The “tacit message” reading of women’s appearance associates a level of consent with what a woman wears or says or does that has nothing to do with the actual consent she is giving. The message, just like the beauty, is entirely in the eyes of the beholder, which is the last place where consent should be. However, we see this time and time produce perverse results, most notably in rape case verdicts. A few weeks before the Bill Cosby not guilty verdict, I tried a sexual assault. I represented a woman alleging sexual assault and she was suing her alleged rapist in federal court. In opening statements opposing counsel, a woman, made a whole series of statements about my client's appearance. Nothing was off limits. According to opposing counsel, my client wanted to have sex because: she wore make up, she wore baggy cargo pants both times she saw the defendant and the state of her pubic hair. The worst part? It worked. The jury returned a not liable verdict. The Bill Cosby verdict similarly contained echoes of women’s “tacit messaging.” At least one juror interviewed after returning the verdict indicated that the victim’s wearing of a “midriff top” implied consent. http://www.salon.com/2017/06/23/bill-cosby-trial-jury-bare-midriff/ This would be utter and complete nonsense in a society that viewed women’s sexuality as belonging to them. But women’s sexuality doesn’t belong to them. In fact, it belongs to whoever is watching and whoever interprets the tacit signals. Or so the theory goes.

Luckily women are increasingly re-claiming their right to say “No” and explaining that “No means No” regardless of what they are wearing. But that’s not enough. In order to really tackle this, we have to get to the root of the problem. The root is the romanticized notion that women are mysterious creatures to be interpreted. We aren’t. We are human beings perfectly capable of self-expression. The idea that, as Billy Currington croons in his hit song “Must be Doin’ Something Right,” “A woman is a mystery a man just can't understand,” reduces us to objects emitting signals rather than human beings capable of voicing opinions of our own. We see examples of this particular idea everywhere, in seemingly innocent settings. However, as state above, the dark side of this supposedly romantic concept rears its head every time a jury returns an incorrect acquittal. Most recently, one of the jurors interviewed after the Cosby verdict stated that the victim in that case wore a tank top and therefore had implicitly agreed to intercourse. Unfortunately, this is a very common opinion and it has devastating results for victims of sexual assault.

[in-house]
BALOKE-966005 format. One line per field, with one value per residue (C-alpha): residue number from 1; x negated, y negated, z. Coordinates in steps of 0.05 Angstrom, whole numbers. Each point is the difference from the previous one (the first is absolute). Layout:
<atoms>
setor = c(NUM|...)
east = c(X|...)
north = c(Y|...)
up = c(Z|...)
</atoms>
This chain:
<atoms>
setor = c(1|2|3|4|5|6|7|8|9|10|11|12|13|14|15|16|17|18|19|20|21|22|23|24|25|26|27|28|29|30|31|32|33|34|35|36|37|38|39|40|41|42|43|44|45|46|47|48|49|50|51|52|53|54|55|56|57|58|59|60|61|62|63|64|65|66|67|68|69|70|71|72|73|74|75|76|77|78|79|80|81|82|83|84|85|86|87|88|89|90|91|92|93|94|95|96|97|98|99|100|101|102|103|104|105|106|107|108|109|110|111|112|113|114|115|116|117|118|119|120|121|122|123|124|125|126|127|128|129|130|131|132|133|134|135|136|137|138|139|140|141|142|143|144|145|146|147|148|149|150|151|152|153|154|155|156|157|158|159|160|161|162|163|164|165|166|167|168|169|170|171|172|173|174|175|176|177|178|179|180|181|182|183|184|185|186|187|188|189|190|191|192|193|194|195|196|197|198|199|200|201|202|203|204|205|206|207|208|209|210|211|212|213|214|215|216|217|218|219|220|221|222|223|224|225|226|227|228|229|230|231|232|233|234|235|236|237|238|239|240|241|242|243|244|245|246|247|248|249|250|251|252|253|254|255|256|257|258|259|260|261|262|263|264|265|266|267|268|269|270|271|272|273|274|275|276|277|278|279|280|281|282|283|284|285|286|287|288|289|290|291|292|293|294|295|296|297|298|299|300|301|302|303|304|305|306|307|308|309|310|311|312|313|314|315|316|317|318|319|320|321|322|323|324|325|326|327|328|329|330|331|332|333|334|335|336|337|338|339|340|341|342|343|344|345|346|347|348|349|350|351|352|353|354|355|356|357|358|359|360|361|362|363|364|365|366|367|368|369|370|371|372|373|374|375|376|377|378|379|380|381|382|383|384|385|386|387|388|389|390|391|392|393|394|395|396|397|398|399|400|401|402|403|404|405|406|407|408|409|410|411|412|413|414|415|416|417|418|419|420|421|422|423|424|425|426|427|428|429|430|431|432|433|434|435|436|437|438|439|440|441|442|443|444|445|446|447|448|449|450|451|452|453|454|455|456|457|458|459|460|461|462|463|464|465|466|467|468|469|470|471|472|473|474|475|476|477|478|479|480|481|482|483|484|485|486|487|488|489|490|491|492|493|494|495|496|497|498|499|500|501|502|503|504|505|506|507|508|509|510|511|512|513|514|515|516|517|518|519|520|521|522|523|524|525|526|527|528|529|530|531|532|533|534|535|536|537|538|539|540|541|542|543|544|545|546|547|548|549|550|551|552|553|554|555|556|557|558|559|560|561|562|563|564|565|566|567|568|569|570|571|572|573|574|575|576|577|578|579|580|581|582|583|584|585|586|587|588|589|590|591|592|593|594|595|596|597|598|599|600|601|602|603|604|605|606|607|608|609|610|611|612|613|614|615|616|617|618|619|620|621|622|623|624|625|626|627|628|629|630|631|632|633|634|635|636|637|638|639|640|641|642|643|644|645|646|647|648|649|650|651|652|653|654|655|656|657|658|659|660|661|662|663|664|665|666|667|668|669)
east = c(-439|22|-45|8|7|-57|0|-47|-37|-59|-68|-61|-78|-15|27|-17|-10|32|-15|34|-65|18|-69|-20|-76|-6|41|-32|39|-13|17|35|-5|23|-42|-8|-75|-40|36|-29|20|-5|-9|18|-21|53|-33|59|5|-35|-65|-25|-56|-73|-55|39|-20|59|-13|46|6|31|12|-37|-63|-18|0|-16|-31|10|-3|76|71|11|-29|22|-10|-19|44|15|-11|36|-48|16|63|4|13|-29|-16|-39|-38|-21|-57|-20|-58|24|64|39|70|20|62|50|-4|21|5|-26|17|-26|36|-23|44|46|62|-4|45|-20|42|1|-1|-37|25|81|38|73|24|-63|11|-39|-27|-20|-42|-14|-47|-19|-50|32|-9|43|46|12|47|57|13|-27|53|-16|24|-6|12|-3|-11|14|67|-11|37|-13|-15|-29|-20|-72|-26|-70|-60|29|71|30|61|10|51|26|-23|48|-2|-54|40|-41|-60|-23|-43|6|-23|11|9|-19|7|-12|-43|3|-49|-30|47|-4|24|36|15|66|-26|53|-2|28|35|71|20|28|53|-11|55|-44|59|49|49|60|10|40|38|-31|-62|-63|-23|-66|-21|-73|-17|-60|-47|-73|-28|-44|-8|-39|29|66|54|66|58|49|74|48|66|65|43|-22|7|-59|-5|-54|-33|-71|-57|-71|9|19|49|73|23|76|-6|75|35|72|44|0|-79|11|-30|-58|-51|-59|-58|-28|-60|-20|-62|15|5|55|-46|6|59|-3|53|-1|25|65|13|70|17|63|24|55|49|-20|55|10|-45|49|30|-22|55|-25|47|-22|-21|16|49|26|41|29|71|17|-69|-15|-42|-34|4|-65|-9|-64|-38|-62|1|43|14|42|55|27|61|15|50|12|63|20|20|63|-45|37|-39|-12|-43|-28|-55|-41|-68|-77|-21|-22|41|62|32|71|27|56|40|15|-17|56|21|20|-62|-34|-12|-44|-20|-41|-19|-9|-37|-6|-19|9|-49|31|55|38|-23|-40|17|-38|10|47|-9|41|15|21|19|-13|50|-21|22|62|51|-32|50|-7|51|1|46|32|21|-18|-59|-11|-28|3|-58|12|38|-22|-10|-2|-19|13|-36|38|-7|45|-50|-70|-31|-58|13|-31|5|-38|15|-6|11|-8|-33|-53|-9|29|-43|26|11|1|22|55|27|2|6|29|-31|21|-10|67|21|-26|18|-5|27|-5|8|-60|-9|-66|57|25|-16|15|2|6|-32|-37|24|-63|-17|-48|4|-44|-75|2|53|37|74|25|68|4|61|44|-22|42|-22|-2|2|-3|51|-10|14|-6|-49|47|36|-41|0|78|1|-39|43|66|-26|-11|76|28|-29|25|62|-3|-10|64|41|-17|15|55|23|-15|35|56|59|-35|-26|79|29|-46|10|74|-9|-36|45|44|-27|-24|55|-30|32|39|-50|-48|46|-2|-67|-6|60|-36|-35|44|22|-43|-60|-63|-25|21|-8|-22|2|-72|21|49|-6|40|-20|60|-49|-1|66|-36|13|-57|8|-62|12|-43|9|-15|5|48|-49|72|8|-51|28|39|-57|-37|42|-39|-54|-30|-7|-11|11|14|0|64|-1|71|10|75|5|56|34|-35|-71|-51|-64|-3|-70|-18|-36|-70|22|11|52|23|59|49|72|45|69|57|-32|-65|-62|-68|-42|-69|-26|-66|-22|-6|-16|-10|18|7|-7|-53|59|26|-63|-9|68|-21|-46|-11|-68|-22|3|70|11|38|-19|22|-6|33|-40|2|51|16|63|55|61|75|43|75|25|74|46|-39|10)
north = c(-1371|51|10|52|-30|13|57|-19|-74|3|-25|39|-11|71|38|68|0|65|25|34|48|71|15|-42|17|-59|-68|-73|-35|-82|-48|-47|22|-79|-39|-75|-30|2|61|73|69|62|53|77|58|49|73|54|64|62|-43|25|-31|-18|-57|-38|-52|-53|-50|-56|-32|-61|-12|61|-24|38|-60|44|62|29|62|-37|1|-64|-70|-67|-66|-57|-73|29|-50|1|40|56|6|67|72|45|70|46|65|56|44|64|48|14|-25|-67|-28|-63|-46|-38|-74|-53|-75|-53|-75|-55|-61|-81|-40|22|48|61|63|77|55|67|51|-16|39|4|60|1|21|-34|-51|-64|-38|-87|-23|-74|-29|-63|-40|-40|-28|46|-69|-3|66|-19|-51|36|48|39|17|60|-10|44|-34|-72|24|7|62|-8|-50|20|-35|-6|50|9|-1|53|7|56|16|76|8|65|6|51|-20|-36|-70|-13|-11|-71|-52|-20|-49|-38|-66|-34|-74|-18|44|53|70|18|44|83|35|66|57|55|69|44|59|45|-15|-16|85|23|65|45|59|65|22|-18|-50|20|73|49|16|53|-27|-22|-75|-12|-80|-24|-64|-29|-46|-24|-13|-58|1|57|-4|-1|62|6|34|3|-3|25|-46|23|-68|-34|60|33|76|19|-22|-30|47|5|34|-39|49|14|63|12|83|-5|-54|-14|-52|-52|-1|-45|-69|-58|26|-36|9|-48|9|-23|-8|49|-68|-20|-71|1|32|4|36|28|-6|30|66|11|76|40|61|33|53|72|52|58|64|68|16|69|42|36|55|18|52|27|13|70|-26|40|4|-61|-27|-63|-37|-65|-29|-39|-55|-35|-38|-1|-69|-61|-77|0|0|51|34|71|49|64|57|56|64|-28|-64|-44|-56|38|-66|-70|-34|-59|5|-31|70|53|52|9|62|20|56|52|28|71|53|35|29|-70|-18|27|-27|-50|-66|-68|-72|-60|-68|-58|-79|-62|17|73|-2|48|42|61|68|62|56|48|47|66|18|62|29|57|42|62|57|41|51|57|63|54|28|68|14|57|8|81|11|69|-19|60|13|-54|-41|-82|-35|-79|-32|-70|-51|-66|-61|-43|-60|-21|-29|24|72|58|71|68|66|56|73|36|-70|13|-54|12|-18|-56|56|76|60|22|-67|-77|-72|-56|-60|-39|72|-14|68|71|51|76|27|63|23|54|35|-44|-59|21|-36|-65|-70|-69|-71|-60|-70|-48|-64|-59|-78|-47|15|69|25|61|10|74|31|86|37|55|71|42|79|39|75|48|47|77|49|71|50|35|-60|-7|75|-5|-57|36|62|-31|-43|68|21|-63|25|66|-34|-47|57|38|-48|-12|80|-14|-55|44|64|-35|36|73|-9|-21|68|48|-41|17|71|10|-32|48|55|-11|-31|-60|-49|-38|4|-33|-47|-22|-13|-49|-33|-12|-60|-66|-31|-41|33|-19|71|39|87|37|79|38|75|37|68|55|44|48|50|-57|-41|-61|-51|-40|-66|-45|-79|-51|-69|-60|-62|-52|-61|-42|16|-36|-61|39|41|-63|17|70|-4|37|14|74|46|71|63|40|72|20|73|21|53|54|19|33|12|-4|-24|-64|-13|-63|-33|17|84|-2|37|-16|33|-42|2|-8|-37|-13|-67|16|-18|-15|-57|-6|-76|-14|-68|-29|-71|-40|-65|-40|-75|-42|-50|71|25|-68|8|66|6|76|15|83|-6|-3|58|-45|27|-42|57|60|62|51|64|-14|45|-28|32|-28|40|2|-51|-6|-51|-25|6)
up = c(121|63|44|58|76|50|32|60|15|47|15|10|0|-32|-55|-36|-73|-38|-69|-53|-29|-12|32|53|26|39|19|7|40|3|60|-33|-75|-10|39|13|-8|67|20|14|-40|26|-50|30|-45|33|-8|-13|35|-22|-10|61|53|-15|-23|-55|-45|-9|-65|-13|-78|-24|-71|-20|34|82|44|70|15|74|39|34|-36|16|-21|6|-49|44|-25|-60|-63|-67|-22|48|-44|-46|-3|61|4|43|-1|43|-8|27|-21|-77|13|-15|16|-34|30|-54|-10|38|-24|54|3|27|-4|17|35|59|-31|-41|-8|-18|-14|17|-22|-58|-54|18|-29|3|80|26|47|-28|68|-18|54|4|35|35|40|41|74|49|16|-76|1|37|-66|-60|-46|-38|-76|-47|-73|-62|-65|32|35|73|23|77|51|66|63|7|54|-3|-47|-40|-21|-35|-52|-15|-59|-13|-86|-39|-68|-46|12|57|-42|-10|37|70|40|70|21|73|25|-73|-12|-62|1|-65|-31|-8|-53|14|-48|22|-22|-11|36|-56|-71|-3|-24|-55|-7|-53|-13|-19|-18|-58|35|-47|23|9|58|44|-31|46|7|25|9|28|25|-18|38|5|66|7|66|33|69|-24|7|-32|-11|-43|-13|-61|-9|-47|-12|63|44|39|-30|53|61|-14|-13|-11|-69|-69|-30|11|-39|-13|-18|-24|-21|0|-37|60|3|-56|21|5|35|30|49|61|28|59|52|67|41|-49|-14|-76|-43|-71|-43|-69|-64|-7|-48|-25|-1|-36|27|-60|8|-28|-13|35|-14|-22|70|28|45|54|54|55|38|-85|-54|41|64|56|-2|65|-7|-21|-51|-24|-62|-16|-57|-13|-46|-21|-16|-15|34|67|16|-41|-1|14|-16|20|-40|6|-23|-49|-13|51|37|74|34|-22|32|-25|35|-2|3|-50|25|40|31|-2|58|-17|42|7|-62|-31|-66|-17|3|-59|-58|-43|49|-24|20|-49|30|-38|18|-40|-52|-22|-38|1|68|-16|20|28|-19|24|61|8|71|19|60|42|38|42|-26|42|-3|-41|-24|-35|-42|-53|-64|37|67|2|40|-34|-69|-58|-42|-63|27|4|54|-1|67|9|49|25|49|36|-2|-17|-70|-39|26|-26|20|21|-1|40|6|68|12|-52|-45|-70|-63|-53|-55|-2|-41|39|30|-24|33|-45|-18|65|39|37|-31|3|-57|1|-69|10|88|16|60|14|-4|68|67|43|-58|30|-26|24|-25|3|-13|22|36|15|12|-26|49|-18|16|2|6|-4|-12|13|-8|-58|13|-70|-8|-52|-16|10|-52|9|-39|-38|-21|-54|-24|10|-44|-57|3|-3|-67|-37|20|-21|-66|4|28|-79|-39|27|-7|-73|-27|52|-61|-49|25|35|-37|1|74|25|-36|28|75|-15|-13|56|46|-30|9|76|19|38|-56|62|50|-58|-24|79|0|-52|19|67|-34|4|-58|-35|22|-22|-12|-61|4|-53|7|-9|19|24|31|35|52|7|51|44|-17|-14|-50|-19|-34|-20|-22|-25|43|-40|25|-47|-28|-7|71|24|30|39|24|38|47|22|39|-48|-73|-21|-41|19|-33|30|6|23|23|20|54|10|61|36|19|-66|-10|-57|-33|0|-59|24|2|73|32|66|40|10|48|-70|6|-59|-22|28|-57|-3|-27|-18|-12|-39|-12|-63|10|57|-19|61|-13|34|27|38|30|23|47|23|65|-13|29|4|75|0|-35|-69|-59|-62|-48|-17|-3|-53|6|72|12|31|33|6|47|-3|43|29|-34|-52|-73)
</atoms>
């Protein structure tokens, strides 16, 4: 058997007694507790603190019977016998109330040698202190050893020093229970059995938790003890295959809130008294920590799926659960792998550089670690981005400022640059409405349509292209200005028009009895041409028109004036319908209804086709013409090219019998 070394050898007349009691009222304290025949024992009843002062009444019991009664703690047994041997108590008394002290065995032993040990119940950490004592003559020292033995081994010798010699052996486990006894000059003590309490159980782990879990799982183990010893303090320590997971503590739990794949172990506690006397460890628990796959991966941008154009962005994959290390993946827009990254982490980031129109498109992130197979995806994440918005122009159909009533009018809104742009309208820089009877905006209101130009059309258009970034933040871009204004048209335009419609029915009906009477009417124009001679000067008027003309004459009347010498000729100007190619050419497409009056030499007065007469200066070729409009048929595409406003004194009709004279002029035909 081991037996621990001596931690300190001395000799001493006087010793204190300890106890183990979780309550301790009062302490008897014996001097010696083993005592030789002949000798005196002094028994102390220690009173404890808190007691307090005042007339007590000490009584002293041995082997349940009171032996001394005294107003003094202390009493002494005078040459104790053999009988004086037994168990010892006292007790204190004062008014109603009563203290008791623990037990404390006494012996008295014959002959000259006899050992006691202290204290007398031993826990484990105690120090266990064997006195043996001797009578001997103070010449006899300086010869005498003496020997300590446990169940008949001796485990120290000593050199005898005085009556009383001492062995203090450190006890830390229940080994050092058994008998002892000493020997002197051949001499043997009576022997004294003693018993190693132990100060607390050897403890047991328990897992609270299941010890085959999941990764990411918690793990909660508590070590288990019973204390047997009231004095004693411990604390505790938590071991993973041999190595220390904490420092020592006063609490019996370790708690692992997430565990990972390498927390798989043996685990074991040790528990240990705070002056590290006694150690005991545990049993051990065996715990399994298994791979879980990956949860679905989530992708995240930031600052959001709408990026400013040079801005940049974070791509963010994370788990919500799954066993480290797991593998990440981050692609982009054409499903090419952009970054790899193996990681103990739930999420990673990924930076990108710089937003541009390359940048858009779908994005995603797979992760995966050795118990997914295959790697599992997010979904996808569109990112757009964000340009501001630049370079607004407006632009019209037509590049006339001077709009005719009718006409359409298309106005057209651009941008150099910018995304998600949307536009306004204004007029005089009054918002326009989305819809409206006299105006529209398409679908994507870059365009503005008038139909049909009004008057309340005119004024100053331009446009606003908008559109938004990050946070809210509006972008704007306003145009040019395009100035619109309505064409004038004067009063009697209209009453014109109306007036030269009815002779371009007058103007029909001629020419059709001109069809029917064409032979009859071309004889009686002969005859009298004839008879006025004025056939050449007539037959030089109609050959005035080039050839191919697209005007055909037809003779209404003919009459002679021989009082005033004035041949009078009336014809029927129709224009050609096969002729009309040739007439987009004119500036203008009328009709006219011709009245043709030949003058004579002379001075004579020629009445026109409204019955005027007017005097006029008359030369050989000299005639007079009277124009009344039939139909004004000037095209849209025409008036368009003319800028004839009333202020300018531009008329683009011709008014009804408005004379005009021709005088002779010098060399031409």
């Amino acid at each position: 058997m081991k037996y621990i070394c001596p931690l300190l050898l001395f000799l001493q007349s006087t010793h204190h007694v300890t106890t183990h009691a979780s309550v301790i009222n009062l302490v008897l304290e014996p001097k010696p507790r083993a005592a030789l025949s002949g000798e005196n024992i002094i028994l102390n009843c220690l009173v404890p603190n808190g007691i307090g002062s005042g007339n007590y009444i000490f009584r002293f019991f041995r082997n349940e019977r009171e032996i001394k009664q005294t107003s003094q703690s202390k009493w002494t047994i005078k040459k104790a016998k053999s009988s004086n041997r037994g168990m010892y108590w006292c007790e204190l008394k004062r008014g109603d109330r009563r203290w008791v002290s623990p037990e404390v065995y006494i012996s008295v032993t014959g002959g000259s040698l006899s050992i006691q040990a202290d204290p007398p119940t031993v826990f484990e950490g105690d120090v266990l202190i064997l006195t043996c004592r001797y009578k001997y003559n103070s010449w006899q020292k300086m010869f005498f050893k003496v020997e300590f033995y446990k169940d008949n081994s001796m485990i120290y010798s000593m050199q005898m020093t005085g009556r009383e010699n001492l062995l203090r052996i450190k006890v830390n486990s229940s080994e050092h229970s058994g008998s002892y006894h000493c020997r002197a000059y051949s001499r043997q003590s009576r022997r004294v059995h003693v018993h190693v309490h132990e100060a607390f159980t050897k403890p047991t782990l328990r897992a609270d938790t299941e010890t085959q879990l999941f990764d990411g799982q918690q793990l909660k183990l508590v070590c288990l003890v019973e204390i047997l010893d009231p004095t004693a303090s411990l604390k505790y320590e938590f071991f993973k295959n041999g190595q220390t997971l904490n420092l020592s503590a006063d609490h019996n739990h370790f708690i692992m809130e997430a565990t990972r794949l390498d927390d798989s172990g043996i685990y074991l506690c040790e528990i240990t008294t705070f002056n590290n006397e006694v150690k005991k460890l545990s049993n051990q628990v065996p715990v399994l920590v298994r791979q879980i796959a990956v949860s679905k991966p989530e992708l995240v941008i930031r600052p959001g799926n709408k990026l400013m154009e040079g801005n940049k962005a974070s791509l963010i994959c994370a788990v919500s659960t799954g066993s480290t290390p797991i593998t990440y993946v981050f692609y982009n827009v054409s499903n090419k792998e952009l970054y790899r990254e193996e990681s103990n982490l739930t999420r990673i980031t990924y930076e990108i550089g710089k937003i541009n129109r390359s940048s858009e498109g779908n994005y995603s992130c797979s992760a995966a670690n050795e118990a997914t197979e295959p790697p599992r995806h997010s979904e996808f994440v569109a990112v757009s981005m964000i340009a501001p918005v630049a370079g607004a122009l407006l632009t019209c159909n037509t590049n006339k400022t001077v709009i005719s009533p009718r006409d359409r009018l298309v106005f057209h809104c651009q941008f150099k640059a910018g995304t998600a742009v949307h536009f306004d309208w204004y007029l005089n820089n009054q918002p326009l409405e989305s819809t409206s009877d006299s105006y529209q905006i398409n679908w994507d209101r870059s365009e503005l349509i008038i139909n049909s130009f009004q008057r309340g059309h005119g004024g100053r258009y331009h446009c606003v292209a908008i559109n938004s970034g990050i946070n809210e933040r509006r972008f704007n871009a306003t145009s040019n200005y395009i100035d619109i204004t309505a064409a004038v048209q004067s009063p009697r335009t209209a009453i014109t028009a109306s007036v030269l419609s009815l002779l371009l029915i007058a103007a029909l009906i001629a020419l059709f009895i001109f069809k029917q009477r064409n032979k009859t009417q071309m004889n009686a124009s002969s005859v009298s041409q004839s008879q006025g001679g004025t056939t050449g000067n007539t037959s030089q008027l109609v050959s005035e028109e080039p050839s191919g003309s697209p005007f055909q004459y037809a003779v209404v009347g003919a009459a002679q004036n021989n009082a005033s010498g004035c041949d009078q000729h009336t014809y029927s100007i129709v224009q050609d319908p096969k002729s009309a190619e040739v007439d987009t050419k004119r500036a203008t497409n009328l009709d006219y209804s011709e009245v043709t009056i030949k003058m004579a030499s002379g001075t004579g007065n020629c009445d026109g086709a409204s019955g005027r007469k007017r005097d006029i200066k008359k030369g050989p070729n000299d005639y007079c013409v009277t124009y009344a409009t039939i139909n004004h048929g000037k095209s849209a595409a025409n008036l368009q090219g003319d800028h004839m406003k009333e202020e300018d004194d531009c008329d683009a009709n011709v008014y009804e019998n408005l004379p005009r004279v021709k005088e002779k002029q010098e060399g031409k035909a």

As a society, we are taught it is not only acceptable to judge women by what they wear but that women dress a certain way because they are communicating with men according to an unwritten language. Unfortunately, this assumes we are all privy to this unwritten language (which we are not) and it deprives women of the ability to control the message (which is obligatory in a civilized society). Either women are wearing certain clothes to say certain things or they can’t wear those clothes. Regardless of outcome, we are depriving women of a fundamental right: that of moving through society with the ability of being mistresses of their own destiny. Given the state of affairs, what should we do?

I would encourage women and men to, first of all, avoid assuming they know “what women want” without asking them. Indeed, abandon the trope altogether and resist it when you see it. Women aren’t “mysteries.” They are just people. We should also continue to demand that women be treated like human beings with the ability (and right) to express themselves. This lesson should be taught from childhood: if you want men to treat women like people, you need to teach teenage boys that teenage girls are people too. If we taught teenagers to start off their human relationships on a better footing, we would have less problems explaining consent to adults. The other thing adults can do is shut down body, clothes, and slut shaming. Until and unless women say anything different, a skirt is a skirt, a top is a top, and consent is consent. How can men know whether women like them? Ask, like you would any other human being.